After our brief knit interlude (“knitterlude?”) we’re back on the restaurant inspection beat.

Restaurant owners have plenty of reasons to want to pass an inspection. For one, if an inspector from the city’s Department of Health and Mental Hygiene (DOHMH) finds enough problems, the restaurant may be subject to a follow-up inspection or even a temporary closing. Two, restaurants will soon have to display letter grades based on their inspection scores. This means potential customers will not only see a pass/fail mark, but they’ll see how well a restaurant passed.   -and who wants the reputation of being a C-student eatery?

According to a recent New York Times article, proactive restaurants are bringing in consultants to help them stay inspection-ready. The consultants, some of them former DOHMH inspectors themselves, essentially perform a mock inspection to spot potential health code violations before a DOHMH team drops in.  That gives restaurant owners a chance to remedy the problems before they are subject to an official inspection.  It’s like getting an advance look at the big midterm exam, except no one will get expelled for it.

We think this is a great idea, as it never hurts to have experienced guidance. We also think it’s helpful to improve one’s understanding of the situation before calling in expert help. To that end, we explored the restaurant data in search of the top eleven most common critical inspection violations. (Why top eleven, instead of top ten? Well, because it’s one more.) Specifically, we reviewed the inspection data from 02 January 2009 through 27 March 2010. This data covered roughly 55,000 inspections across 23,000 restaurants. If a restaurant could tackle these issues on their own, ahead of time, then their inspection consultants could focus on other issues.

Number Violation Code Description
11 04O Evidence of, or flying insects in facility’s food and/ or non-food areas.
10 05D Hand washing facility not provided in or near food preparation area and toilet room. Hot and cold running water at adequate pressure not provided at facility. Soap and an acceptable hand-drying device not provided.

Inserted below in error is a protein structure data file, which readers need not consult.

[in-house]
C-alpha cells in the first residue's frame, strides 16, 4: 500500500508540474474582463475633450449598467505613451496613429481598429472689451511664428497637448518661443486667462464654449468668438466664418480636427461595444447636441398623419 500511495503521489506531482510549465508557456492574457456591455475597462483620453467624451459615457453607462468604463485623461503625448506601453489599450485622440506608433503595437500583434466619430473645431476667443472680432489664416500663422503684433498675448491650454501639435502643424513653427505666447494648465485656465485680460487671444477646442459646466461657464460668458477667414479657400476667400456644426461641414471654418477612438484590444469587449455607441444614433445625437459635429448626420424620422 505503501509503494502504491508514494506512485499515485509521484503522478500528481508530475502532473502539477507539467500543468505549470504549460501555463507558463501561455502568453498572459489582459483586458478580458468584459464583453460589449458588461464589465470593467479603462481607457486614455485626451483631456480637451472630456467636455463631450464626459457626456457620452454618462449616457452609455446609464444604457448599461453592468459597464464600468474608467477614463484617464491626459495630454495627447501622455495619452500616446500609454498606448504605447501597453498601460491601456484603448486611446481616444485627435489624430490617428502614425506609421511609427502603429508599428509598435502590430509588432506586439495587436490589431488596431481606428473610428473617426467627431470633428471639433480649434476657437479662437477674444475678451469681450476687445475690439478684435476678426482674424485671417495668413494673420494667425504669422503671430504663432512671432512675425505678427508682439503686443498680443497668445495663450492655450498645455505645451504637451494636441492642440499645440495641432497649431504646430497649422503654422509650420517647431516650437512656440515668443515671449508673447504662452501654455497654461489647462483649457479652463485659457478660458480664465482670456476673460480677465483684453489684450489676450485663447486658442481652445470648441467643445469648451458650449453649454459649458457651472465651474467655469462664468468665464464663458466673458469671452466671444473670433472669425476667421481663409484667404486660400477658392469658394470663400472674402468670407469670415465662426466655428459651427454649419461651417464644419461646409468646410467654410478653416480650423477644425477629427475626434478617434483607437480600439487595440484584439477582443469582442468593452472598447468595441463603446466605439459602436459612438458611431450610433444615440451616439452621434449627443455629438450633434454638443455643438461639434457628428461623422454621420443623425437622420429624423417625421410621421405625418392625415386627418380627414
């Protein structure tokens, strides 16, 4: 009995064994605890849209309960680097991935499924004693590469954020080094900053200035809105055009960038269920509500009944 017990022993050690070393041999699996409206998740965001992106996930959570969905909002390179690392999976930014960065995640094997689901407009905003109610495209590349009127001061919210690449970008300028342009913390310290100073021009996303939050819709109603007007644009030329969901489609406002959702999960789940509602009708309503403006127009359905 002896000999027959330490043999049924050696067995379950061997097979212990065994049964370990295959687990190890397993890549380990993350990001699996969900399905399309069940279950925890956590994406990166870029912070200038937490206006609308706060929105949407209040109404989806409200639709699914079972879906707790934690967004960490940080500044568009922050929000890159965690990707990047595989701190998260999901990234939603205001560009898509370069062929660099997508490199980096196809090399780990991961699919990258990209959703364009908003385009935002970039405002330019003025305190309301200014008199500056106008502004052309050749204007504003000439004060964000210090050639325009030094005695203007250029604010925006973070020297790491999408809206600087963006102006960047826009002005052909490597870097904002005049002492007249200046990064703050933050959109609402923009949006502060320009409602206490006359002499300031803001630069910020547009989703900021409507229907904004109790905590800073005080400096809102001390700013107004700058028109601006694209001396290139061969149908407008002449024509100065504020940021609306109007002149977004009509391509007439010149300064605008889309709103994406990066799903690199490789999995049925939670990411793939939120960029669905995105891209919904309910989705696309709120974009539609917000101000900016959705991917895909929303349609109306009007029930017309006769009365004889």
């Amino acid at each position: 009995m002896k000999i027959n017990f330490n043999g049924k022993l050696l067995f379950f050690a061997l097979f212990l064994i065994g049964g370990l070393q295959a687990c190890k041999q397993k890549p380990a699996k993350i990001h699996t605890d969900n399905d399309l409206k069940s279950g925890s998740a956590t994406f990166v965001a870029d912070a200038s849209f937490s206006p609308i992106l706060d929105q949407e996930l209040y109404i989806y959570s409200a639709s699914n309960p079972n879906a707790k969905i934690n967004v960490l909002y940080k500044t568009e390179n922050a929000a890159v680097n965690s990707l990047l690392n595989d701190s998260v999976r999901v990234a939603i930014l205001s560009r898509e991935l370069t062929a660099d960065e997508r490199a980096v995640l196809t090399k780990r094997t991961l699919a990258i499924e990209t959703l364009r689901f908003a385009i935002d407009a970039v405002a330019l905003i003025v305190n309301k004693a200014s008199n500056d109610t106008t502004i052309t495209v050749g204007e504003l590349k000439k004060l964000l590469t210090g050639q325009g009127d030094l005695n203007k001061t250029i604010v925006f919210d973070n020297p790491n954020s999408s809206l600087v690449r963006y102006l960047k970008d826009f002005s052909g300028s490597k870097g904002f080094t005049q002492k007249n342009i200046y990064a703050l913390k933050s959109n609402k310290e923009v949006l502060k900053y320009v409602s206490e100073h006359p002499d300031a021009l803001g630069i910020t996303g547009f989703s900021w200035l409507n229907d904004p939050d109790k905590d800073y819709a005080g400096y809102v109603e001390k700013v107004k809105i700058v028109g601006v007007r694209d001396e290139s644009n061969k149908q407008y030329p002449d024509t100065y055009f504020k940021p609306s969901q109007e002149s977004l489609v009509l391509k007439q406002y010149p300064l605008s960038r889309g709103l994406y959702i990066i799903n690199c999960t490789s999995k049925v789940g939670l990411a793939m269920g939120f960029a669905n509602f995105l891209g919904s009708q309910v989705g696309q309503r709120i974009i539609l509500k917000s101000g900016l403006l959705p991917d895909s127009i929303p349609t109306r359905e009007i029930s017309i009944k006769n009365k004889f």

9 04N Evidence of, or live roaches in facility’s food and/ or nonfood areas.
8 04A Food Protection Certificate not held by supervisor of food operations.
7 06E Sanitized equipment or utensil, including in-use food dispensing utensil, improperly used or stored.
6 04I Raw, cooked or prepared food is adulterated, contaminated, cross-contaminated and/ or not discarded in accordance with HACCP plan.
5 06D Food contact surface not properly maintained, or not washed, rinsed and sanitized after each use and following any activity when contamination may have occurred.
4 06C Food not protected from potential source of contamination during storage, preparation, transportation, display or service.
3 02B Hot PHF not held at or above 140 degrees Fahrenheit.
2 02G Smoked fish and/ or ROP processed food held above 38 degrees Fahrenheit; other PHF held above 41 degrees Fahrenheit. Except during necessary preparation.
1 04M Evidence of, or live mice in facility’s food and/ or non-food areas.
  • PHF = potentially hazardous foods, e.g. food that must be cooked to a certain temperature in order be safely eaten.
  • ROP = reduced oxygen packaging, which is a fancy term for vacuum-sealing or any other method that draws the oxygen out of a product to help it stay shelf-stable.

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